ERK and Cell Death: Mechanisms of ERK-induced Cell Death--Apoptosis, Autophagy and Senescence

FEBS J. 2010 Jan;277(1):2-21. doi: 10.1111/j.1742-4658.2009.07366.x. Epub 2009 Oct 16.

Abstract

The Ras/Raf/extracellular signal-regulated kinase (ERK) signaling pathway plays a crucial role in almost all cell functions and therefore requires exquisite control of its spatiotemporal activity. Depending on the cell type and stimulus, ERK activity will mediate different antiproliferative events, such as apoptosis, autophagy and senescence in vitro and in vivo. ERK activity can promote either intrinsic or extrinsic apoptotic pathways by induction of mitochondrial cytochrome c release or caspase-8 activation, permanent cell cycle arrest or autophagic vacuolization. These unusual effects require sustained ERK activity in specific subcellular compartments and could depend on the presence of reactive oxygen species. We will summarize the mechanisms involved in Ras/Raf/ERK antiproliferative functions.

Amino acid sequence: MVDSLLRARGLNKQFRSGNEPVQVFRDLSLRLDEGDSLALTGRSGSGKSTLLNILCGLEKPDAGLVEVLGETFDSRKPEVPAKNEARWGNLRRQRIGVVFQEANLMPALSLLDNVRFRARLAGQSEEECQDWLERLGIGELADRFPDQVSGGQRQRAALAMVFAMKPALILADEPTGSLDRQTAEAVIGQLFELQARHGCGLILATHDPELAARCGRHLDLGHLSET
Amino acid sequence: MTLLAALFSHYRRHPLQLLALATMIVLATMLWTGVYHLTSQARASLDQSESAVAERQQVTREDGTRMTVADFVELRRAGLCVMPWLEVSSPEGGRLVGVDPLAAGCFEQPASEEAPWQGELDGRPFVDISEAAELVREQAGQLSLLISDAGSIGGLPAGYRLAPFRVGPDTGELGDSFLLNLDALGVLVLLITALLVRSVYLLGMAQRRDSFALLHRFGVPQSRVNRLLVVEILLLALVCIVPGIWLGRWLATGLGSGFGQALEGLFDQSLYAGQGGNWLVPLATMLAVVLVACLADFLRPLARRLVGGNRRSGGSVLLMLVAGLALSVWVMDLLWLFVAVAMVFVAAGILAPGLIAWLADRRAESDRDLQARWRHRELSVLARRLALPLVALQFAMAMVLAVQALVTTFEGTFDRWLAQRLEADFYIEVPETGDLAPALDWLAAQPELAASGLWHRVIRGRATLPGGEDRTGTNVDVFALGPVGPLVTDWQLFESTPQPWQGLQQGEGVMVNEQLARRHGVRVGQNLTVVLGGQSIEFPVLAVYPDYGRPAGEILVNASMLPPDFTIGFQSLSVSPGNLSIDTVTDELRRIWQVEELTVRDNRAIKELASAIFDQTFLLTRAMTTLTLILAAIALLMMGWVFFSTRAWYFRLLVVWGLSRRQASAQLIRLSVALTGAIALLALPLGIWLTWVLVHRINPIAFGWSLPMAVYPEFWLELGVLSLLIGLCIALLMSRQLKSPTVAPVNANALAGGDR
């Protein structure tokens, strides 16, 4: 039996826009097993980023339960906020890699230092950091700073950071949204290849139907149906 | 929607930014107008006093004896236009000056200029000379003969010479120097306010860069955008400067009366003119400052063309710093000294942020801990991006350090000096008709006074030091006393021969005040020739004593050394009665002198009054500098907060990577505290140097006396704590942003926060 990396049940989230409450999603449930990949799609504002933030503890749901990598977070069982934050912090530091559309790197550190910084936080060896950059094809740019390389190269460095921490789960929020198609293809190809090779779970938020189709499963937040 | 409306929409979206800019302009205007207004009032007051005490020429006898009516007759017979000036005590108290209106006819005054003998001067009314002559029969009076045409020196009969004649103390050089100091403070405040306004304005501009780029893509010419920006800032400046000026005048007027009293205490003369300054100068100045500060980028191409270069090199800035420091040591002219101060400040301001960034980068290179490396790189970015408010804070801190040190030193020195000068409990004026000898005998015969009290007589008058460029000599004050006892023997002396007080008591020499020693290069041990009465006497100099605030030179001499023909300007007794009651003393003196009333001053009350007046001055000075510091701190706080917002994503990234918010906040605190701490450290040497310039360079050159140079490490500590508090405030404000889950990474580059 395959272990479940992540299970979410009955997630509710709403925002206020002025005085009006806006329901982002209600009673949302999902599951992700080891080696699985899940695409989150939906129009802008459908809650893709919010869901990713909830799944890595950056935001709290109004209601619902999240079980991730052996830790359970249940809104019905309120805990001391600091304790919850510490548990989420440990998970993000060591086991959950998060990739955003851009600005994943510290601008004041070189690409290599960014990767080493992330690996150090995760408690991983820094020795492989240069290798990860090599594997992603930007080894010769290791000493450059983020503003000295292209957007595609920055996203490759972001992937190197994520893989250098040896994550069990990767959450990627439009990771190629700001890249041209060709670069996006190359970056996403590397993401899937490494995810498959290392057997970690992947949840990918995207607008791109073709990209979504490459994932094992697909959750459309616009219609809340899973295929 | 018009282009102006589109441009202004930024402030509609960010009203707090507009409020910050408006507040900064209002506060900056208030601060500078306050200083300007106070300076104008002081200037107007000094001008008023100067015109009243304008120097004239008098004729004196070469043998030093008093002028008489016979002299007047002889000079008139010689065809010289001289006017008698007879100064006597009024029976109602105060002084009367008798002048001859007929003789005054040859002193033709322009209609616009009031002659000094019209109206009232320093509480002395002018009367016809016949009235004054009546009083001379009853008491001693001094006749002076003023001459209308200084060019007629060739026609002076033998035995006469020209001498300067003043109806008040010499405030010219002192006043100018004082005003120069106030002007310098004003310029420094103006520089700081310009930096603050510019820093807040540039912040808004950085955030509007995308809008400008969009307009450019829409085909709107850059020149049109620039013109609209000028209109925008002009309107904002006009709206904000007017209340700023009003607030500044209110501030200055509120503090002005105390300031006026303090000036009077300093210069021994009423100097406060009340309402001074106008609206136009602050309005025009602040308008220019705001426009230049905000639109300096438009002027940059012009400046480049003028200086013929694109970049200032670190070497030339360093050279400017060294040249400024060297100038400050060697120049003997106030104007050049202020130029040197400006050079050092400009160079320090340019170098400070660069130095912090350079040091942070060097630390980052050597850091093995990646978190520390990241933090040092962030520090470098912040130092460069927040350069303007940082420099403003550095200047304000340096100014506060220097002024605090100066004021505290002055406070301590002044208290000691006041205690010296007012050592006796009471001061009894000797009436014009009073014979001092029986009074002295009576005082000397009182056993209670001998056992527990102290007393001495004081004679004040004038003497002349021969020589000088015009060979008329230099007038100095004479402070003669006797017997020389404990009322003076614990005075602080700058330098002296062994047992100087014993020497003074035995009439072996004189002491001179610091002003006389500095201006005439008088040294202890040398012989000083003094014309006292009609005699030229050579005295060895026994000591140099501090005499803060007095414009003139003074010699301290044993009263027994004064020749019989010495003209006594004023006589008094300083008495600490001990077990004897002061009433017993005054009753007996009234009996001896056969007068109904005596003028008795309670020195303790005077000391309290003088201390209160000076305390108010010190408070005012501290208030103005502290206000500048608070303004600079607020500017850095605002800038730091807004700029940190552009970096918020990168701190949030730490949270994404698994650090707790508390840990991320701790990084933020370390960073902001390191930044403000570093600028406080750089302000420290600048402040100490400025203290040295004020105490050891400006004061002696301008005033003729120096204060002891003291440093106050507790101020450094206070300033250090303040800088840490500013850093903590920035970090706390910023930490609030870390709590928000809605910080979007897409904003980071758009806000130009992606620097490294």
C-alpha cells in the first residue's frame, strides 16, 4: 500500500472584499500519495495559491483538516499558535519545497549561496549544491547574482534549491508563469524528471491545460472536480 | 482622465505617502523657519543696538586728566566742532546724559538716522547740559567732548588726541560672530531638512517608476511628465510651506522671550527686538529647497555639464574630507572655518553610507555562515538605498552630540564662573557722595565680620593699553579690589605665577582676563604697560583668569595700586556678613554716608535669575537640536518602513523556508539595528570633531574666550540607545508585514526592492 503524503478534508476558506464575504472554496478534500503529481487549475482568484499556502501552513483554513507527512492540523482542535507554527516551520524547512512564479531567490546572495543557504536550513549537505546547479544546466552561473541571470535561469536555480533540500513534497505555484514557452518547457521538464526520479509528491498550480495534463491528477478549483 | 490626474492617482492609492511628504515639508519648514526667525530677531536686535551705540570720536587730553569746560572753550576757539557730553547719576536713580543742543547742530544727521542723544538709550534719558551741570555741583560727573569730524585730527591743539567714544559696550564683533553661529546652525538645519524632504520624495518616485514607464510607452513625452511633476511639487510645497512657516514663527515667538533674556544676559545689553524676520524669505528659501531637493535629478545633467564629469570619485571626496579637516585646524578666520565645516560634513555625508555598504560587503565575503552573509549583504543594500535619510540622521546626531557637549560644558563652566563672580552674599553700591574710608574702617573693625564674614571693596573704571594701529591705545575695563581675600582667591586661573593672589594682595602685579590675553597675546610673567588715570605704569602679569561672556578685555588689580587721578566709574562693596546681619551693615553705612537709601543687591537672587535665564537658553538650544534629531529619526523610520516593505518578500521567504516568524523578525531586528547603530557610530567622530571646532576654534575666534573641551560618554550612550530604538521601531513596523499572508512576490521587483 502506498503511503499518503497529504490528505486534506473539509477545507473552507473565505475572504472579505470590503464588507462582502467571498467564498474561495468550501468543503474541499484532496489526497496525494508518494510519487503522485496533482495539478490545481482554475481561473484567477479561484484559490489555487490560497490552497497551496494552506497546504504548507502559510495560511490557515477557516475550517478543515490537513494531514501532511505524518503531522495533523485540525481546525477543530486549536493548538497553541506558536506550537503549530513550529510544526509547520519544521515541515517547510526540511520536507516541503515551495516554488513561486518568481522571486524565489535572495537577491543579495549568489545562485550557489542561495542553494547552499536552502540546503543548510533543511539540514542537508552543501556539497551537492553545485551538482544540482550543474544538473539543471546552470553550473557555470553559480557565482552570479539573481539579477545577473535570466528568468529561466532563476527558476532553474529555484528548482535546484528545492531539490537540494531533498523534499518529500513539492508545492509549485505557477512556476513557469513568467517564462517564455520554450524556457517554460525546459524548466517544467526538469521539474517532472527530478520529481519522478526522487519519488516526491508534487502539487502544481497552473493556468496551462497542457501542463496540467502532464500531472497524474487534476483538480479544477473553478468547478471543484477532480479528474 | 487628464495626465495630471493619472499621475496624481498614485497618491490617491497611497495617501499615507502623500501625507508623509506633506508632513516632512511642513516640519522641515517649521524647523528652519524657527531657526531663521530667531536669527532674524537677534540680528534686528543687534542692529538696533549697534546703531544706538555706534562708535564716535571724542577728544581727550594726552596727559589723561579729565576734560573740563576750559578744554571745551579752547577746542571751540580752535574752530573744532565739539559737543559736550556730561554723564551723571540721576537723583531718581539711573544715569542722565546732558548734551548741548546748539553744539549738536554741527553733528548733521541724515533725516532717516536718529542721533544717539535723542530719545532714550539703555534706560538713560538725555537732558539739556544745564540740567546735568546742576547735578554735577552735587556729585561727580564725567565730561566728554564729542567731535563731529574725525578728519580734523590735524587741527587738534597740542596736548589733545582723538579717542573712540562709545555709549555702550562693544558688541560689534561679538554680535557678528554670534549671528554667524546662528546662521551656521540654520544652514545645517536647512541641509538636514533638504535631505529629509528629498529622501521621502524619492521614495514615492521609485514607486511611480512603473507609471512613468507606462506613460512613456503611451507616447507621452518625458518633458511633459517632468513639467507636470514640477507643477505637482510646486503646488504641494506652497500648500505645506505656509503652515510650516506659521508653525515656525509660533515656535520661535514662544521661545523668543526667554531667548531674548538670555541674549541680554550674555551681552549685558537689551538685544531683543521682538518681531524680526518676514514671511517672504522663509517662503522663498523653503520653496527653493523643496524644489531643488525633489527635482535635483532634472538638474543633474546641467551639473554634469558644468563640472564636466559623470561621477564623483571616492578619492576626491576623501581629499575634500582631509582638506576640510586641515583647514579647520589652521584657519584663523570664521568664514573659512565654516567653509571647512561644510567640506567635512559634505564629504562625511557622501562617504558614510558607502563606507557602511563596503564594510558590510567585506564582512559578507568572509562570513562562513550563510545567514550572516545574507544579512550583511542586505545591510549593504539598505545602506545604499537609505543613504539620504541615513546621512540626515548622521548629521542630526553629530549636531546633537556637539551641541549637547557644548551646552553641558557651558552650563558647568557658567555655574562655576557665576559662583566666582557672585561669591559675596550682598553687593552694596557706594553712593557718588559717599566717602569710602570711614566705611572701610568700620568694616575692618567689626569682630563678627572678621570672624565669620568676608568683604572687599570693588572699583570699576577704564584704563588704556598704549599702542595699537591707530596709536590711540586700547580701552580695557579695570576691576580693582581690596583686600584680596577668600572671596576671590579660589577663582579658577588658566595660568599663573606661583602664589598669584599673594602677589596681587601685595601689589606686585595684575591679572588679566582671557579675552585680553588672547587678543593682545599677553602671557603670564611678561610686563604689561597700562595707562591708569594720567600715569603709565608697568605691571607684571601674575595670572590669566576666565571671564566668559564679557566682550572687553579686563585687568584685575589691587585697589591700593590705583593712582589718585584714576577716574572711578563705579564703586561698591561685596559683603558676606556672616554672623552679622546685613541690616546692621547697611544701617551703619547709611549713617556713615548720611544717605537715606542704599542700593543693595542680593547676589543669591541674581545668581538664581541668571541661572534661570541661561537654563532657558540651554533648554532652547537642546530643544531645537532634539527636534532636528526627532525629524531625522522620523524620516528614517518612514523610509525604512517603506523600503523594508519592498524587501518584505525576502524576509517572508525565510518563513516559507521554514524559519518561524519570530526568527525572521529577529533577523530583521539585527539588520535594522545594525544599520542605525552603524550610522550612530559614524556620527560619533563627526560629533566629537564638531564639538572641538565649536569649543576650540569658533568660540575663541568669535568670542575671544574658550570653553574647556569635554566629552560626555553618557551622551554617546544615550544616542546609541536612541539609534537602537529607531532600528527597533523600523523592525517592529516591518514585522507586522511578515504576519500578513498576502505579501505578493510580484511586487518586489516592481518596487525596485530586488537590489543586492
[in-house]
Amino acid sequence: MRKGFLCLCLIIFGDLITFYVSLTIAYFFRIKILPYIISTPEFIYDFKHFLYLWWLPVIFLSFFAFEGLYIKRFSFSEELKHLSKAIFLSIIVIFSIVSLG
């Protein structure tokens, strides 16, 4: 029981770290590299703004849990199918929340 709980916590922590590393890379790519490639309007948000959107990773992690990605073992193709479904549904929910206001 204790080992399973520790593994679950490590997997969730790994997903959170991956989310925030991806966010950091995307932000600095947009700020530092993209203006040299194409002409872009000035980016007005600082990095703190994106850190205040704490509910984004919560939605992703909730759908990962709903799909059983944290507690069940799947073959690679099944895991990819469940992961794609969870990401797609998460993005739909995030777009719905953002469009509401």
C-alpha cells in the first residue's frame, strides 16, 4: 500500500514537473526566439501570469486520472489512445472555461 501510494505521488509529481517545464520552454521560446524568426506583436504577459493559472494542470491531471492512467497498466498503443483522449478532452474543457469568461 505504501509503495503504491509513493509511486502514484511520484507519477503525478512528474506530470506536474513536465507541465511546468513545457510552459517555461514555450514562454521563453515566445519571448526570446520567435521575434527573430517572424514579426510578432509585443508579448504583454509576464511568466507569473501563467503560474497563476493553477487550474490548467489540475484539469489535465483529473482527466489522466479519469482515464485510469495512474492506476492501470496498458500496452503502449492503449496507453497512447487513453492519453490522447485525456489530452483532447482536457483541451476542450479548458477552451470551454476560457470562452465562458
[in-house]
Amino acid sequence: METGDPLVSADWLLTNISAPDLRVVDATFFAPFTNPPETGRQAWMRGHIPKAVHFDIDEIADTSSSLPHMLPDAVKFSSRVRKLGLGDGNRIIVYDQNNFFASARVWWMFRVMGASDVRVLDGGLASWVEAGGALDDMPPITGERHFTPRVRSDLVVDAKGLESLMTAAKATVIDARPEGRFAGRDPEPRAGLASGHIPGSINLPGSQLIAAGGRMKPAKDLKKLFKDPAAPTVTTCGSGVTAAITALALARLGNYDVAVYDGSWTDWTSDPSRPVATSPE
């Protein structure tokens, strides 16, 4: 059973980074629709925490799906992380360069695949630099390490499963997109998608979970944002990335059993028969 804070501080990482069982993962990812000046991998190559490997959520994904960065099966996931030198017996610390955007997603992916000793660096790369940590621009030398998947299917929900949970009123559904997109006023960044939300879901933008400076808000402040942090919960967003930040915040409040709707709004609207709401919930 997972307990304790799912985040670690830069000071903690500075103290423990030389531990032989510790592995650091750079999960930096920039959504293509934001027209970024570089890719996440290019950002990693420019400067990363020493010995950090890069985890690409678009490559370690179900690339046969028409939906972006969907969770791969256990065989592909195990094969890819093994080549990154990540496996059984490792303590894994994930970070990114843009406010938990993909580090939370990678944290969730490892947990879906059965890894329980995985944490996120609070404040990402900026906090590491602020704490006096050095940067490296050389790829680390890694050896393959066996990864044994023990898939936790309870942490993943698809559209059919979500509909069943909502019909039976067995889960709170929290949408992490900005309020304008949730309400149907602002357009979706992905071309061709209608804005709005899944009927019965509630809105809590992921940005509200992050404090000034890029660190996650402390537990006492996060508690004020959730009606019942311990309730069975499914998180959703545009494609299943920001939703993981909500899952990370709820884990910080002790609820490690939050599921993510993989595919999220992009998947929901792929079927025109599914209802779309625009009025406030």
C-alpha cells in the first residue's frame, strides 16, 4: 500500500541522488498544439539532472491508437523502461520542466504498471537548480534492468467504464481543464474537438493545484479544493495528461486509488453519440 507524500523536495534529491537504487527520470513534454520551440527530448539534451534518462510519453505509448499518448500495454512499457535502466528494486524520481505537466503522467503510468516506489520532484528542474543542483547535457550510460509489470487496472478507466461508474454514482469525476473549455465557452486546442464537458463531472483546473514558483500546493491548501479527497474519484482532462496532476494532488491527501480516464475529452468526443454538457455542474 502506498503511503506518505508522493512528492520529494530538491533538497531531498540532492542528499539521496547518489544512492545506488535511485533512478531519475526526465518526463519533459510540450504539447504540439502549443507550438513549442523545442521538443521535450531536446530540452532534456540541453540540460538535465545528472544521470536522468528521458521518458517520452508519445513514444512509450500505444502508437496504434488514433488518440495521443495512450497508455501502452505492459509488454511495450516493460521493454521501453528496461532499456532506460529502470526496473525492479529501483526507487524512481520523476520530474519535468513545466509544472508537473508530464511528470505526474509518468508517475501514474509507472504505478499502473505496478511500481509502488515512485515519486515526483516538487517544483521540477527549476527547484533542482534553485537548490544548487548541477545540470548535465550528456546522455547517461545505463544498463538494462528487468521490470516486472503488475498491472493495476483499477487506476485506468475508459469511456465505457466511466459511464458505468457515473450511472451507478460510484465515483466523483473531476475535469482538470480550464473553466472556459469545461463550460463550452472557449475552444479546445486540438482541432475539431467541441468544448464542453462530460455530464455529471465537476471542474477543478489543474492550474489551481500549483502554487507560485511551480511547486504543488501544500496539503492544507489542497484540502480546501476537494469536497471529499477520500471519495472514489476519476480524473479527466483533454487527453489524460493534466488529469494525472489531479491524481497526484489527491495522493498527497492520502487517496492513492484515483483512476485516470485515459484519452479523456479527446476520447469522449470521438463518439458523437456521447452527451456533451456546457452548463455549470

Publication types

  • Research Support, Non-U.S. Gov't
  • Review

MeSH terms

  • Animals
  • Apoptosis / physiology
  • Autophagy / physiology
  • Caspase 8 / physiology
  • Cell Death / physiology*
  • Cellular Senescence / physiology
  • Cytochromes c / physiology
  • Extracellular Signal-Regulated MAP Kinases / physiology*
  • Humans
  • Lysosomes / physiology
  • MAP Kinase Signaling System
  • Models, Biological
  • Proto-Oncogene Proteins c-bcl-2 / physiology
  • Reactive Oxygen Species / metabolism
  • Tumor Suppressor Protein p53 / physiology
  • raf Kinases / physiology
  • ras Proteins / physiology

Substances

  • Proto-Oncogene Proteins c-bcl-2
  • Reactive Oxygen Species
  • Tumor Suppressor Protein p53
  • Cytochromes c
  • raf Kinases
  • Extracellular Signal-Regulated MAP Kinases
  • Caspase 8
  • ras Proteins